As such, it is difficult to call them monochromes in the sense that is now generally associated with the monochrome, which is more about its own materiality and color than a means to an end, which in the Mensajes is light and spirituality, and even more to the point, god (In hopes of underlining the work’s relationship with light, Goeritz created dramatic strategies of exhibition in which the Mensajes were, for example, lit only by candlelight). According to Garza Usabiaga, Goeritz was critical of the so-called realism of some currents such as the Nouveaux Réalistes in France, in the sense that their work merely replicated and perpetuated the chaos of everyday life. “To counter this type of practices [sic], Goeritz championed an art of stable referents, and as he said, God was the most stable of all. […] Light is a perfect way to represent this religious referent. The monochrome works in the same way. As the zero-degree of representation, it is a symbol of ‘the whole and of nothing.’(2) Almost ironically, once abstraction and the monochrome later became accepted in Mexico – and largely thanks to his efforts – Goeritz himself became critical of their apparent status as mere merchandise.

Mathias Goeritz, Mensaje, circa 1959, goldleaf on wood, 53 1/8 x 48 in / 135 x 122

It is for these reasons that when all is said and done – and this is admittedly a radically ham-fisted simplification of a very complex historical conflict – one can finally recognize similarities of agendas between the muralists and Goeritz. In the truly dogmatic spirit of the European avant-garde, and whatever their relationship to the production of objects might have been, they both essentially saw art as a means to an end, which was as pedagogical as it was ideological, and which zealously promoted, or rather proselytized a “correct” way of life. They respectively fought for a hegemonic position, as it was natural for an vanguard artist at the time, at the natural exclusion and ideal suppression of all the others. Therein lies what is possibly the greatest “evil” of not only modernity, but even contemporary art (unfortunately, this intolerant, anti-pluralistic, winner-take-all mentality is still very entrenched in certain parts of contemporary practice). Artistic manifesto positions of the time can be seen from our times as essentially retrograde and conspicuously reminiscent of religious fundamentalism, as they always sought to establish an aesthetic orthodoxy, which itself inevitably led to conservatism (we know now that orthodoxy must always be protected from the unorthodox and protected from heterodoxy). But here’s the good news: The conservative and retrogressive always loses, historically speaking.  For better or for worse, this is an immutable law of (art) history, and if there is any lost cause in the history of art, it is the repression or retardation of change –  which, it just so happens is often enforced by either the academy or totalitarian states. Of course, for any art professional who is truly committed to what they are doing, the hegemonic temptation, retrograde in of itself, is always there, but this is the temptation that must be resisted.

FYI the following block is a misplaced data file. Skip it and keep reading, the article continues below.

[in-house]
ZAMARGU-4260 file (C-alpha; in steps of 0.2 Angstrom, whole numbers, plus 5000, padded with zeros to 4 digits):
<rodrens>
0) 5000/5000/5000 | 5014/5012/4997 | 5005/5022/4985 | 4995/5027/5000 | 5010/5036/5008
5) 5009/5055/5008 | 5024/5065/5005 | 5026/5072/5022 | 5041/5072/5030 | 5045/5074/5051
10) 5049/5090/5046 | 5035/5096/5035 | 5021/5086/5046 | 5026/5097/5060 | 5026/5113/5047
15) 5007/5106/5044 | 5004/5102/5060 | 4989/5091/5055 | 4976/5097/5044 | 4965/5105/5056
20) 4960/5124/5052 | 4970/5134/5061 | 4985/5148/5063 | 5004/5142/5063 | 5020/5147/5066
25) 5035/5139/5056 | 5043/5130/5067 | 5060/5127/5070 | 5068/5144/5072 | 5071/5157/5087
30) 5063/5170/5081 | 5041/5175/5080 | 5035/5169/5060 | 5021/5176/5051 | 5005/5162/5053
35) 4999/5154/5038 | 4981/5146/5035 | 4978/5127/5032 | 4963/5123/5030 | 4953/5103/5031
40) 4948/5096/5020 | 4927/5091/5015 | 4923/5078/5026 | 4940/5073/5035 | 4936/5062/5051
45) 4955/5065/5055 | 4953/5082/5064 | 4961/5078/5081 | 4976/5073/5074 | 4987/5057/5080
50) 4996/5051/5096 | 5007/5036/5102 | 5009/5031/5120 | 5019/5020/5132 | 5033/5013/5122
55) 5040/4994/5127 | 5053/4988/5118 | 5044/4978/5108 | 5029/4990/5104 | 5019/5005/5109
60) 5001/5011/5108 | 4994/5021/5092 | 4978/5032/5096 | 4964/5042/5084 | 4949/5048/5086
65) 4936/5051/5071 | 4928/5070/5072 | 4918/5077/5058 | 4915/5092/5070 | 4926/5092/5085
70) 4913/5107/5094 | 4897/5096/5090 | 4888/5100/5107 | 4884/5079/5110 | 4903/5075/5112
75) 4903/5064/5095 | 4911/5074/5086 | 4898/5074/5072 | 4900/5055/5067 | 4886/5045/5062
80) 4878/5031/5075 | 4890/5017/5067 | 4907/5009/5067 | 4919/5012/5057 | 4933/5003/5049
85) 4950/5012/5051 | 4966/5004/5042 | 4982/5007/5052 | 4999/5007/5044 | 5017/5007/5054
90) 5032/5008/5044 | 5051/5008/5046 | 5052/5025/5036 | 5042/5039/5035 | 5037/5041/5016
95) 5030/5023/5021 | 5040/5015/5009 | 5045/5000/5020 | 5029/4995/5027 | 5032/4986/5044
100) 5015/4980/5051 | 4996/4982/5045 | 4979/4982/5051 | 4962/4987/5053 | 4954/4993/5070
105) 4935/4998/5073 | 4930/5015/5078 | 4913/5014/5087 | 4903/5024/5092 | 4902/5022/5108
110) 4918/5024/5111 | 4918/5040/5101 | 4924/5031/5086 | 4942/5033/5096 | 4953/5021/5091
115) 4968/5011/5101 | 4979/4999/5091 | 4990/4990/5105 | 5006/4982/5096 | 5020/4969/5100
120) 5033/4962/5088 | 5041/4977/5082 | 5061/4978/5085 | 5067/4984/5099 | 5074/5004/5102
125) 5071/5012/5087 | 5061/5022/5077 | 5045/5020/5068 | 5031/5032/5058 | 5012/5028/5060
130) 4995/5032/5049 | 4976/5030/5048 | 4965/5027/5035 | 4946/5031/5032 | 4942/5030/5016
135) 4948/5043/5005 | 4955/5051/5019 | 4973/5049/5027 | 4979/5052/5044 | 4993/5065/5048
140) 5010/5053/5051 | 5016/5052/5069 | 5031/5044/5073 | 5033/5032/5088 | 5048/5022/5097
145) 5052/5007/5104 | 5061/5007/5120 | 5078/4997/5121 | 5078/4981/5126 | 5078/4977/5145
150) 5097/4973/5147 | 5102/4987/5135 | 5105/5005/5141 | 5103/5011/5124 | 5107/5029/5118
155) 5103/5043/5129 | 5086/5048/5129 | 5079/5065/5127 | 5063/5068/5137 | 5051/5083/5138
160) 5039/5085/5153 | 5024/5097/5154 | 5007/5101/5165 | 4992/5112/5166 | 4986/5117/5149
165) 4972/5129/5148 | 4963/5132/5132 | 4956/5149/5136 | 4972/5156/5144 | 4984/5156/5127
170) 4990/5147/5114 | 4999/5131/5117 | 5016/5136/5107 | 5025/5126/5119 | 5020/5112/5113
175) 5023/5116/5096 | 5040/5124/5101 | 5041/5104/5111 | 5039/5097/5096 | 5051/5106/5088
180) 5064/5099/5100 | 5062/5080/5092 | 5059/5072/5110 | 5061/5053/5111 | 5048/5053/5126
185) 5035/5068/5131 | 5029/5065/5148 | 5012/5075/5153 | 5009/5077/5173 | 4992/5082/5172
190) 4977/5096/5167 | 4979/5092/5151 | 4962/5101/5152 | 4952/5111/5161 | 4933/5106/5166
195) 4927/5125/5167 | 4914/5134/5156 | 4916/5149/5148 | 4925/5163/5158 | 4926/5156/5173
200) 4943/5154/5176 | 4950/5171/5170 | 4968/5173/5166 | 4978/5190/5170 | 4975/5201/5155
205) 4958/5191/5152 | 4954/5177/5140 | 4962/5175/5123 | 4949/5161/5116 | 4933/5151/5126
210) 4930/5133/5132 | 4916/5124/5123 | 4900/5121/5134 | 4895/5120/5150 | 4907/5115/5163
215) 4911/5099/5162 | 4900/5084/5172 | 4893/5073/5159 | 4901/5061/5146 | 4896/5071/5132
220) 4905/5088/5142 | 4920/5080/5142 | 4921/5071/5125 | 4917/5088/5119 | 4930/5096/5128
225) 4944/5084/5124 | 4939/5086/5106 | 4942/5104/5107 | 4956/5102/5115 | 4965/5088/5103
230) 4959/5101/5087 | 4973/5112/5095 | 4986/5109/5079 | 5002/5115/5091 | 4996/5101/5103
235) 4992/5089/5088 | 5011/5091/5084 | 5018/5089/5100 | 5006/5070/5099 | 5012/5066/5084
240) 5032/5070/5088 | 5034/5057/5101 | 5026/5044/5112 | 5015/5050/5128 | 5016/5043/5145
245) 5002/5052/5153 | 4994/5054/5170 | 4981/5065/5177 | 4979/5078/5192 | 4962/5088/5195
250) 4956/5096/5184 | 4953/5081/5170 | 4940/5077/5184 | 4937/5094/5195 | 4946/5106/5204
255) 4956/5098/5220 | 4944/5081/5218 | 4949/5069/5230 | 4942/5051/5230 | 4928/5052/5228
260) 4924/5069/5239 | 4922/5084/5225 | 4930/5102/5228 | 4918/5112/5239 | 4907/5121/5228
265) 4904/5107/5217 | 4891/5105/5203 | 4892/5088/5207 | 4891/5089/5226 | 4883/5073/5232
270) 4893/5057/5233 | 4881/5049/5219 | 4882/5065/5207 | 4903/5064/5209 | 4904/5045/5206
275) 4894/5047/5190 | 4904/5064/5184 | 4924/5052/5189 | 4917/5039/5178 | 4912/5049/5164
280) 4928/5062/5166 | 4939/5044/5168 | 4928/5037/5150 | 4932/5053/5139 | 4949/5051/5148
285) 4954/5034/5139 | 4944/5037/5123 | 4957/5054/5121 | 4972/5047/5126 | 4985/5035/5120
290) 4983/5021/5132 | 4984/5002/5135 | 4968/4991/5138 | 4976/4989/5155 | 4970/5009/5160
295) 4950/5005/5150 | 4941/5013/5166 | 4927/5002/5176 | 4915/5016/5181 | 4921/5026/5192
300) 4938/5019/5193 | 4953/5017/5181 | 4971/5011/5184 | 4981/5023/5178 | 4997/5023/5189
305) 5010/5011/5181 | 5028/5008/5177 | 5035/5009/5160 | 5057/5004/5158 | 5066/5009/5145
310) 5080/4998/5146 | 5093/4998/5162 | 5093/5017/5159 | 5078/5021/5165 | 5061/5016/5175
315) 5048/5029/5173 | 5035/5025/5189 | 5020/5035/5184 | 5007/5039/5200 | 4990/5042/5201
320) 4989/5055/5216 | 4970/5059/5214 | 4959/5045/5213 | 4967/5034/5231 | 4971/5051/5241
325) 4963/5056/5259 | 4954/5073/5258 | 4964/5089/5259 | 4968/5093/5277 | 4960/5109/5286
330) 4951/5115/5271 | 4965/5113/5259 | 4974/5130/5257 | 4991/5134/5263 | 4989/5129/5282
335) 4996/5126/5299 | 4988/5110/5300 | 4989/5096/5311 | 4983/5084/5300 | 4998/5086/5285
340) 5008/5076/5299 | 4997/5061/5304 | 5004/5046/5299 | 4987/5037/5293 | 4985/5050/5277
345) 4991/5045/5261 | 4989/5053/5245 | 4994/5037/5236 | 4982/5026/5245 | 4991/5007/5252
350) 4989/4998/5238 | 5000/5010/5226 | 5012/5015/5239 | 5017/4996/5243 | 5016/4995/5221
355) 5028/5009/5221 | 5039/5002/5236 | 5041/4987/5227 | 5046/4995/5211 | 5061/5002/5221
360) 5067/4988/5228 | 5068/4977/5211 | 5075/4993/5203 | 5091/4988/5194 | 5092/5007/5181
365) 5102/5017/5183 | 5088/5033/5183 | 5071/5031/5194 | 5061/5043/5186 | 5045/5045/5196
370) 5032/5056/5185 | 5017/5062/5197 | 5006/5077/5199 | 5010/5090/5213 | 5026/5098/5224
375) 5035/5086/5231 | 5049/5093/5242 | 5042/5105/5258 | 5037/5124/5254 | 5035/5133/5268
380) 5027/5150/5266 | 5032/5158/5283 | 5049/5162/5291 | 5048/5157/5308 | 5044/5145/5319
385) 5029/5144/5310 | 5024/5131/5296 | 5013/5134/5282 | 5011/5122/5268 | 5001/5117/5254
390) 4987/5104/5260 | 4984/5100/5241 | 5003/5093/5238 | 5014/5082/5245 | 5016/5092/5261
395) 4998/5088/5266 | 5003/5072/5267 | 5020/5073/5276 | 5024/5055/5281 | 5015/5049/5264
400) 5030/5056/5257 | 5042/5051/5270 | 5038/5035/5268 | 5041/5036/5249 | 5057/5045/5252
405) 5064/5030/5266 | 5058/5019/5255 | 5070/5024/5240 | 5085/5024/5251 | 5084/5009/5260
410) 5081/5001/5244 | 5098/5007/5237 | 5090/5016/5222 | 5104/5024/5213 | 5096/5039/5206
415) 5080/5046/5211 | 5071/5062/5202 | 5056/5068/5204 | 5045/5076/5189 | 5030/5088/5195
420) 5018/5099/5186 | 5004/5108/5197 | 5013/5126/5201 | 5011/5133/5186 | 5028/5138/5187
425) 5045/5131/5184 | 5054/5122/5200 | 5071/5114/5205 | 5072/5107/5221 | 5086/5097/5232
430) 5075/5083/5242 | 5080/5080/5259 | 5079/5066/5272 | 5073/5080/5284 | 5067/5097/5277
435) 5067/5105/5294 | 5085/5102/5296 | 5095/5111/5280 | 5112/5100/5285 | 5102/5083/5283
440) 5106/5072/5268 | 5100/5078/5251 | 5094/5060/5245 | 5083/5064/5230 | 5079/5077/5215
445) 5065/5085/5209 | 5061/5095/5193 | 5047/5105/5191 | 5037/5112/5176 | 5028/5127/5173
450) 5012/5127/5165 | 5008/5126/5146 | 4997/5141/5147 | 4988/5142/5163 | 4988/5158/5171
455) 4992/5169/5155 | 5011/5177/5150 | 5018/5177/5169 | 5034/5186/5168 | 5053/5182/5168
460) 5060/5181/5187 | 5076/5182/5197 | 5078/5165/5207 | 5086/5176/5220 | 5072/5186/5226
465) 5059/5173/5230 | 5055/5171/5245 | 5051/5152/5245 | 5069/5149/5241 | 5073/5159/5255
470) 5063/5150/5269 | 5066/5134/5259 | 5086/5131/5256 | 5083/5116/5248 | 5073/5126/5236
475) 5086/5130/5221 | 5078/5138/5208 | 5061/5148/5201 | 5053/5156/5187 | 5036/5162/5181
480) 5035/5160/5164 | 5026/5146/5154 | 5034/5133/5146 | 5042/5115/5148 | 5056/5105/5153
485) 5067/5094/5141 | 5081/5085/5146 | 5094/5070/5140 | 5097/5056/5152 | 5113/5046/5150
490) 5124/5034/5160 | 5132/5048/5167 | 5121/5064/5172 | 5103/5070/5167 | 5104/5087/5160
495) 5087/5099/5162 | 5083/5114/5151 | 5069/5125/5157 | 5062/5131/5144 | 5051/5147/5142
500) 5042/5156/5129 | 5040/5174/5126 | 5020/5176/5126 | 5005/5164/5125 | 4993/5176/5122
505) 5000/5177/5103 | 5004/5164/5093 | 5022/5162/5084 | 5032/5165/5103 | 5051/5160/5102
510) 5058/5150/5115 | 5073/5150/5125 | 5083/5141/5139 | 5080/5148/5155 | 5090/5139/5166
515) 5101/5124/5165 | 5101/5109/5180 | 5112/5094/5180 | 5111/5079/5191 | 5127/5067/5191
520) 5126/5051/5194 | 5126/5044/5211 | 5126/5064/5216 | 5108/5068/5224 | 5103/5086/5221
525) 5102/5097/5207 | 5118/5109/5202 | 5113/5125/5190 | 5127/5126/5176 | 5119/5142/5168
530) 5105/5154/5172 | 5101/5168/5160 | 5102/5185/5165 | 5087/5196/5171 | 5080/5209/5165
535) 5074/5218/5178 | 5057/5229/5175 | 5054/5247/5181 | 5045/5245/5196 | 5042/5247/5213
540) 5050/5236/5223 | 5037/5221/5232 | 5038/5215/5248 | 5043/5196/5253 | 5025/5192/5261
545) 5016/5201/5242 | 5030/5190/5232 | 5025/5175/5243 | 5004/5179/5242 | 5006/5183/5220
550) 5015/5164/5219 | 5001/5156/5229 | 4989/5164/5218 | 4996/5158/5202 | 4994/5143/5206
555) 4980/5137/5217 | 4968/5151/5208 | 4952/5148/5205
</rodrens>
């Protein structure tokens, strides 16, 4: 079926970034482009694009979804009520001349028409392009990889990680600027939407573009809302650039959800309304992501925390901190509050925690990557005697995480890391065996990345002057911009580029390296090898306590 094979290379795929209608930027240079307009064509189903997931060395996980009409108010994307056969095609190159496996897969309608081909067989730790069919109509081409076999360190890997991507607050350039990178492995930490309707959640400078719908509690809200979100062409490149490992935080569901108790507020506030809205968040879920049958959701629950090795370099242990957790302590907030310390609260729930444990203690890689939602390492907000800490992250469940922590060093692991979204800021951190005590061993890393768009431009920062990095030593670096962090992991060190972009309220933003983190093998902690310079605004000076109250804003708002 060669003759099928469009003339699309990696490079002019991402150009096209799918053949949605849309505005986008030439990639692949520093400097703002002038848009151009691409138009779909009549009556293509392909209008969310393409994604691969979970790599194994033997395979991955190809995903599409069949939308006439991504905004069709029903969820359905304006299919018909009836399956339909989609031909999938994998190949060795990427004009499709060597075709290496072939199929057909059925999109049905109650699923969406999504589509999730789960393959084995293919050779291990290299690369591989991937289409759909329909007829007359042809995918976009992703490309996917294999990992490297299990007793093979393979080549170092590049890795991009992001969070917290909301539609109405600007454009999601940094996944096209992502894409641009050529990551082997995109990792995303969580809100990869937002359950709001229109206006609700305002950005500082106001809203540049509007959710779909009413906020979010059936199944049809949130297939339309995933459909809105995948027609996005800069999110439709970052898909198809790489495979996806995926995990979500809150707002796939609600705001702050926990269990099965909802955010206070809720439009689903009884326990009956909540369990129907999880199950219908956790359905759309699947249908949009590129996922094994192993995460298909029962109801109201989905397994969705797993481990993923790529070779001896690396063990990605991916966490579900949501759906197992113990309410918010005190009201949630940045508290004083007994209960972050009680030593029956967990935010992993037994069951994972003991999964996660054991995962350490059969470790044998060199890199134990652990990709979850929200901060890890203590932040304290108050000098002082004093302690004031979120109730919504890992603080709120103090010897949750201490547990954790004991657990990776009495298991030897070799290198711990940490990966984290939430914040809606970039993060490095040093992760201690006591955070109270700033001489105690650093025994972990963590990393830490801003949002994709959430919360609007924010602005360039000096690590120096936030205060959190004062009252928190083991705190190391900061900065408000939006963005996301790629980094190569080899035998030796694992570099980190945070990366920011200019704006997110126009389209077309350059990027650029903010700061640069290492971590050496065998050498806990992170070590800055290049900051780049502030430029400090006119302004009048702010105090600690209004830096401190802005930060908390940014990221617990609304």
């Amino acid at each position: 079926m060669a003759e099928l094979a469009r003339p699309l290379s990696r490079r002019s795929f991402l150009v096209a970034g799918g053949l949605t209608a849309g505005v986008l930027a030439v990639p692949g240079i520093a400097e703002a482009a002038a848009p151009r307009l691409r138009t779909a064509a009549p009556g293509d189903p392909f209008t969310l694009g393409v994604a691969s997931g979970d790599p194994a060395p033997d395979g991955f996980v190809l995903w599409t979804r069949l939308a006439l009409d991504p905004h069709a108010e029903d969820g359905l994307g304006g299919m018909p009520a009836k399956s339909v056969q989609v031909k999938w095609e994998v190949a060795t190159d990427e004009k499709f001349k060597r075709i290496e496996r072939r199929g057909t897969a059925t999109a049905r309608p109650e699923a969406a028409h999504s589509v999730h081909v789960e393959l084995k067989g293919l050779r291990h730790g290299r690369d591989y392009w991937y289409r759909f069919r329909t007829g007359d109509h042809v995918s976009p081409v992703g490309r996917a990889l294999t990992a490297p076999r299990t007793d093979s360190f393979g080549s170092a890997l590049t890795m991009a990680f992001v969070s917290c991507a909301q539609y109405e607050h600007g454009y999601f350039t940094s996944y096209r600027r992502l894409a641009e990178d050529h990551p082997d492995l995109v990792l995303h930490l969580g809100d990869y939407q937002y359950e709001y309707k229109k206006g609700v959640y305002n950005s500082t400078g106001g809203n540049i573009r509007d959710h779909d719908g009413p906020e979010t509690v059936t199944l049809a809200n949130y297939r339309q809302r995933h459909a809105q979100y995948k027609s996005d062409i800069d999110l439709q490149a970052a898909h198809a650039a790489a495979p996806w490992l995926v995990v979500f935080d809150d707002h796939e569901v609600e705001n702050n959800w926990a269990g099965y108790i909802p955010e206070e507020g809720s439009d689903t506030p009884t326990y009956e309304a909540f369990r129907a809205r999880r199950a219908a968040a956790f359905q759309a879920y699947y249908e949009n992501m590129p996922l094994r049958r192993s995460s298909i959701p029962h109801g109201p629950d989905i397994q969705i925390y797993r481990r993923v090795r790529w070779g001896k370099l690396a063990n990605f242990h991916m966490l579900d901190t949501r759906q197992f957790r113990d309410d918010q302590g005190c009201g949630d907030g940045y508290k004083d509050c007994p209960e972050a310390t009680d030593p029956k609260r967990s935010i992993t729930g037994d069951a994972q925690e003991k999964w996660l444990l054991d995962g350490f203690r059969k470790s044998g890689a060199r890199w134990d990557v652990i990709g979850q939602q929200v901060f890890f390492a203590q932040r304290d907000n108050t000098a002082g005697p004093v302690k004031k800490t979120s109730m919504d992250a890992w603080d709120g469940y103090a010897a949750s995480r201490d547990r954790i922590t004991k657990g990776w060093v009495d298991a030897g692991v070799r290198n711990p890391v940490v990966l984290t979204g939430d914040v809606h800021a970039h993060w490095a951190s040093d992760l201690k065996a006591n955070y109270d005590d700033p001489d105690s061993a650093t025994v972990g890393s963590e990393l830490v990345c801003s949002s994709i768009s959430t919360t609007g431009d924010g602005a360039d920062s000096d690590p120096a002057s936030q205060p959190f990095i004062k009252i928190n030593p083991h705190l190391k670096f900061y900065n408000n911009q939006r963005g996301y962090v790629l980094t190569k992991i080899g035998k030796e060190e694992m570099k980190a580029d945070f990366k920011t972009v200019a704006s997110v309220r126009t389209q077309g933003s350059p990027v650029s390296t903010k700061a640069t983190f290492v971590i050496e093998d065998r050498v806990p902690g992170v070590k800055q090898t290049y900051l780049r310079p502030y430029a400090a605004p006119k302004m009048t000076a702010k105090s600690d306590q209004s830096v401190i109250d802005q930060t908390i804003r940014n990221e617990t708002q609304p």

Text by Chris Sharp

(1) Mathias Goeritz, La Arquitectura Emocional: Una Revisión Crítica (1952-1968), published by Conaculta, INBA, and la Universidad Autónoma de Nuevo León.
  1. Ibid, p. 385